Mihai Eminescu 1850-1889
(Also Mihail Eminescu; born Mihail Imin or Emin; surname changed to Iminovici or Eminovici) Romanian poet, dramatist, short story writer, essayist, and journalist.
The following entry provides criticism on Eminescu's works from 1972 through 1998. For additional information on Eminescu's life and career, see NCLC, Volume 33.
Eminescu is one of the most important figures in Romanian poetry. Considered a quintessential Romantic poet, his experiments with language and literary genre have resulted in his being credited with anticipating some of the most important and defining aspects of modern poetry.
The seventh child of Gheorghe Eminovici, a well-off tax collector and farmer, and his wife Raluca, Eminescu was born January 15, 1850, in Botoşani but lived part of his childhood in Ipoteşti in northern Moldavia. He entered the Ober Gymnasyum in Cernãuti after three years of attending the local primary school. At seventeen, he was hired as an actor and prompter with a theater group. Two years later, he began formal studies in philosophy, history, law, political economy, and philology at the University of Philosophy in Vienna. He later pursued further studies in Berlin, this time partly funded by a literary society, Junimea, which published his early poetry in its journal Convorbiri literare. In Berlin, Eminescu encountered German Romantic literature and the philosophy of Arthur Schopenhauer, two significant influences on his later work. After leaving Berlin (and a paid position there at the Romanian consulate), he became the director of the Central Library in Iasi, Romania, and two years later, in 1876, worked as a proofreader and editor of the newspaper Curierul de Iasi. The following year, in a move that sealed his abiding reputation not only as poet but as journalist, he took a position as editor at the distinguished journal Timpul. For the next six years, Eminescu was exceptionally productive, writing frequently for Timpul and seeing his poetry published in some of Romania's most highly acclaimed journals. At the end of this period, however, he suffered the first of four hospitalizations, a consequence of mental and physical illness associated with inherited syphilis. After 1883 he produced little and died in an asylum in Bucharest in 1889.
Junimea's journal Convorbiri literare published many of Eminescu's love poems from the early 1870s, introducing him to the Romanian reading public. Among his more famous poems are some of his earliest, including “Inger si demon” (“Angel and Demon”) and “Imparat si poletar” (“Emperor and Proletarian”), works that reflect his interest in Romanian national identity and sympathy for the victims of oppression who typified that identity for Eminescu. Later poems, such as the much extolled “Cãlin,” reflect his increasing disillusionment over the capacity of the socially and politically oppressed to overcome their condition, along with a consequent idealization of the peasantry. In Eminescu's poetry nature is offered as an idyllic refuge, and the peasant as a paradigm of virtue. Poetry from Eminescu's final and most productive period—including “Rugãciumea unui Dac” (“A Dacian's Prayer”), the “Scrisoarea” (“Epistle”) poems, and, most notably, “Luceafãrul” (“The Evening Star”)—delves increasingly into philosophical concerns, the difficulties inherent in the human condition, and the nature of genius.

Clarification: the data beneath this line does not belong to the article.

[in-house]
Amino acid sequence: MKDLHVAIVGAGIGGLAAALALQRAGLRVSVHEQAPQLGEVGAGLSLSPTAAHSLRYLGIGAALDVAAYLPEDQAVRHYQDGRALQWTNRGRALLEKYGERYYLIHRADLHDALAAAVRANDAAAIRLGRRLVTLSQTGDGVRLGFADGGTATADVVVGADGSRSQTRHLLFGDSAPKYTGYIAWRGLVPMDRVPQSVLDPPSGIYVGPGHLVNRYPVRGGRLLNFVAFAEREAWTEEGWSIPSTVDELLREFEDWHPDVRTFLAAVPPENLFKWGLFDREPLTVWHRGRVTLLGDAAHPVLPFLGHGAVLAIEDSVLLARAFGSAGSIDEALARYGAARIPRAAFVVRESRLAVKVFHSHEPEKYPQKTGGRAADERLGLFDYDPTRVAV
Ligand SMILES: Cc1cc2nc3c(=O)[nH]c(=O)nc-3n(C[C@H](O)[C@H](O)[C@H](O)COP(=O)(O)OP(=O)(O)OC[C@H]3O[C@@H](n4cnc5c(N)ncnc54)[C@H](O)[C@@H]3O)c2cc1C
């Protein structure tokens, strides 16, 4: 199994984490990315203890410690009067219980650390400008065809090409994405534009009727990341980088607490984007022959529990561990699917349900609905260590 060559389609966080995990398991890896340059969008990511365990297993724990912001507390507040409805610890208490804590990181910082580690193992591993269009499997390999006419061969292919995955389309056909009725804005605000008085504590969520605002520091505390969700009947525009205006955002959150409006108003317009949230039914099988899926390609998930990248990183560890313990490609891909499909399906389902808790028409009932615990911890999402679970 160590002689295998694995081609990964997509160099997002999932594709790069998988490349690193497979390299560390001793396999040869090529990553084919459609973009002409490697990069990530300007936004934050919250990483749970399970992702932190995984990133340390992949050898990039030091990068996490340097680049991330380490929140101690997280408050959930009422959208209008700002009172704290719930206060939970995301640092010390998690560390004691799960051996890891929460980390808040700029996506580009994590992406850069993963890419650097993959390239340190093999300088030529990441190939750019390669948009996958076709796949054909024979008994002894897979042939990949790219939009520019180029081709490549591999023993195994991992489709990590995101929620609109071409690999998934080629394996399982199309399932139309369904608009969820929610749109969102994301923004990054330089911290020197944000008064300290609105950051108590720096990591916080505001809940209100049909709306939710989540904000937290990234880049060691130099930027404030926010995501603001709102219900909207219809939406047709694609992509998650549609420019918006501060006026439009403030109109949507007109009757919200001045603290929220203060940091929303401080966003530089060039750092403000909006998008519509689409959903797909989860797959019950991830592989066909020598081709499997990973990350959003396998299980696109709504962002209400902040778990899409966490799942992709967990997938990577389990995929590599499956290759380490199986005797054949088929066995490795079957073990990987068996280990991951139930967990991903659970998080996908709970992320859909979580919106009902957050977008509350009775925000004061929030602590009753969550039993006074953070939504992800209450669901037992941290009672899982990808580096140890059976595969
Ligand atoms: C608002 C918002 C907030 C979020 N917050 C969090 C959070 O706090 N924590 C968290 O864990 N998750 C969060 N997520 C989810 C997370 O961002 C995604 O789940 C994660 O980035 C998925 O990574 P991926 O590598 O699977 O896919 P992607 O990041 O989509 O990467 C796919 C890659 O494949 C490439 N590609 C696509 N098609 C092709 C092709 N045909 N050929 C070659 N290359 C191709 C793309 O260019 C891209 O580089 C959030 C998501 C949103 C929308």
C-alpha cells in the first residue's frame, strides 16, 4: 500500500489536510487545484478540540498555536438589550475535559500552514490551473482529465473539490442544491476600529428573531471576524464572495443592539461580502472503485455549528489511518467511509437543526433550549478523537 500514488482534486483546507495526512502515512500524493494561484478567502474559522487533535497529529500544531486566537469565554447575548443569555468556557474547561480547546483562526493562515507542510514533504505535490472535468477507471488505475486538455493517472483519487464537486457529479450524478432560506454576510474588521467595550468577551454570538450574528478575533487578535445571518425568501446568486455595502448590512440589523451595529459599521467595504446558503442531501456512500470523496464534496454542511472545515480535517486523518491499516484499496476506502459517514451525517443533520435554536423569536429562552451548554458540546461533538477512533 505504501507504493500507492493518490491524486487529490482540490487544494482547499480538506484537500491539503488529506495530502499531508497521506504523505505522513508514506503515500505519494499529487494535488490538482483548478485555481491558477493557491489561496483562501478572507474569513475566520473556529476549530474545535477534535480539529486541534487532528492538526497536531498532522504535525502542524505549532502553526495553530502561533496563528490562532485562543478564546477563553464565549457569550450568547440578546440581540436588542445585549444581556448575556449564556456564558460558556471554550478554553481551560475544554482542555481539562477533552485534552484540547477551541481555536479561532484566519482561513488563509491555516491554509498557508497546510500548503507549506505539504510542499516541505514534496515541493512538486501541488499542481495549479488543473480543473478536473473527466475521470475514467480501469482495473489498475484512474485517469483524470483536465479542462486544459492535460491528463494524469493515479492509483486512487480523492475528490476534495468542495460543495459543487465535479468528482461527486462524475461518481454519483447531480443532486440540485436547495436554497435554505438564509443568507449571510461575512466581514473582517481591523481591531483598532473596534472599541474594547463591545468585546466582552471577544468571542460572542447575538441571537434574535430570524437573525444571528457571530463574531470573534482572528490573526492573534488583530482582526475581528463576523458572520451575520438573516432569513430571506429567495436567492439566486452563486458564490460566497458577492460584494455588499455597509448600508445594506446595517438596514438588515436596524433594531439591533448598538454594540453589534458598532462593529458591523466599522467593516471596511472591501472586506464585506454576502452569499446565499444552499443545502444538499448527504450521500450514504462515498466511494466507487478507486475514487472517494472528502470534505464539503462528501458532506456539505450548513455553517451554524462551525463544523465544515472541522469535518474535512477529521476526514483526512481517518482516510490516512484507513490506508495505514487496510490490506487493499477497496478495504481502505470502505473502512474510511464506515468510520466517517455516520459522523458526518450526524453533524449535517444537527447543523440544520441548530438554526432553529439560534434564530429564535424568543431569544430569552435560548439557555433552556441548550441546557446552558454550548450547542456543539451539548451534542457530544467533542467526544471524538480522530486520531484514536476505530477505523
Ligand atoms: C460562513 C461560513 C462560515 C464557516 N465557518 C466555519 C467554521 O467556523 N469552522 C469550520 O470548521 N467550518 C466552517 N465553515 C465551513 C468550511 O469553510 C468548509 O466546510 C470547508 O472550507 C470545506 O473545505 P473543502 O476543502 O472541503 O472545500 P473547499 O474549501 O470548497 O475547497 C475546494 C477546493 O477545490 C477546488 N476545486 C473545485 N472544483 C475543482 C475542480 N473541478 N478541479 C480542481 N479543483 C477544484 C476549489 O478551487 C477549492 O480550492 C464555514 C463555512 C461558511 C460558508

Eminescu's enduring interest in his country's identity, along with the fact that he wrote in the Romanian language, made his work relatively inaccessible outside of his homeland and may have denied him some of the celebrity of his contemporaries among European poets. However, the twentieth century has seen his work translated into other languages with marked frequency. Roy MacGregor-Hastie notes that Eminescu has been translated into English, German, Italian, French, Hungarian, Russian, Spanish, Yiddish, Albanian, and Arabic and is now recognized as one of the world's geniuses of lyric poetry. For Constantin Ciopraga, Eminescu was “the conscience of the nation” of Romania, and Ilie Badescu observes in Eminescu's journalism an early articulation of sociological studies in that country. Mircea Scarlat concludes that in Eminescu's journalism the reader can find “qualities in full consonance with the poet's genius,” while Amita Bhose considers him “the last of the European Romantics of universal standing,” comparable in importance to such earlier Romantic poets and John Keats and William Wordsworth. Considered by many Romanians as their national poet to this day, Eminescu occupies a place in the history of Romanian culture that in some ways parallels Shakespeare's importance to the cultural history of England. For some critics, Eminescu not only aspired to attain a Shakespearean level of genius, but in fact achieved it.
SOURCE: Tănăsescu, Grigore. “Ovid and Mihai Eminescu—Two Points of Confluence of Two Poetics.” Romanian Review 26, no. 2 (1972): 50-4.
[In the following essay, Tănăsescu establishes Ovid as a source of erotic themes in Eminescu's poetry.]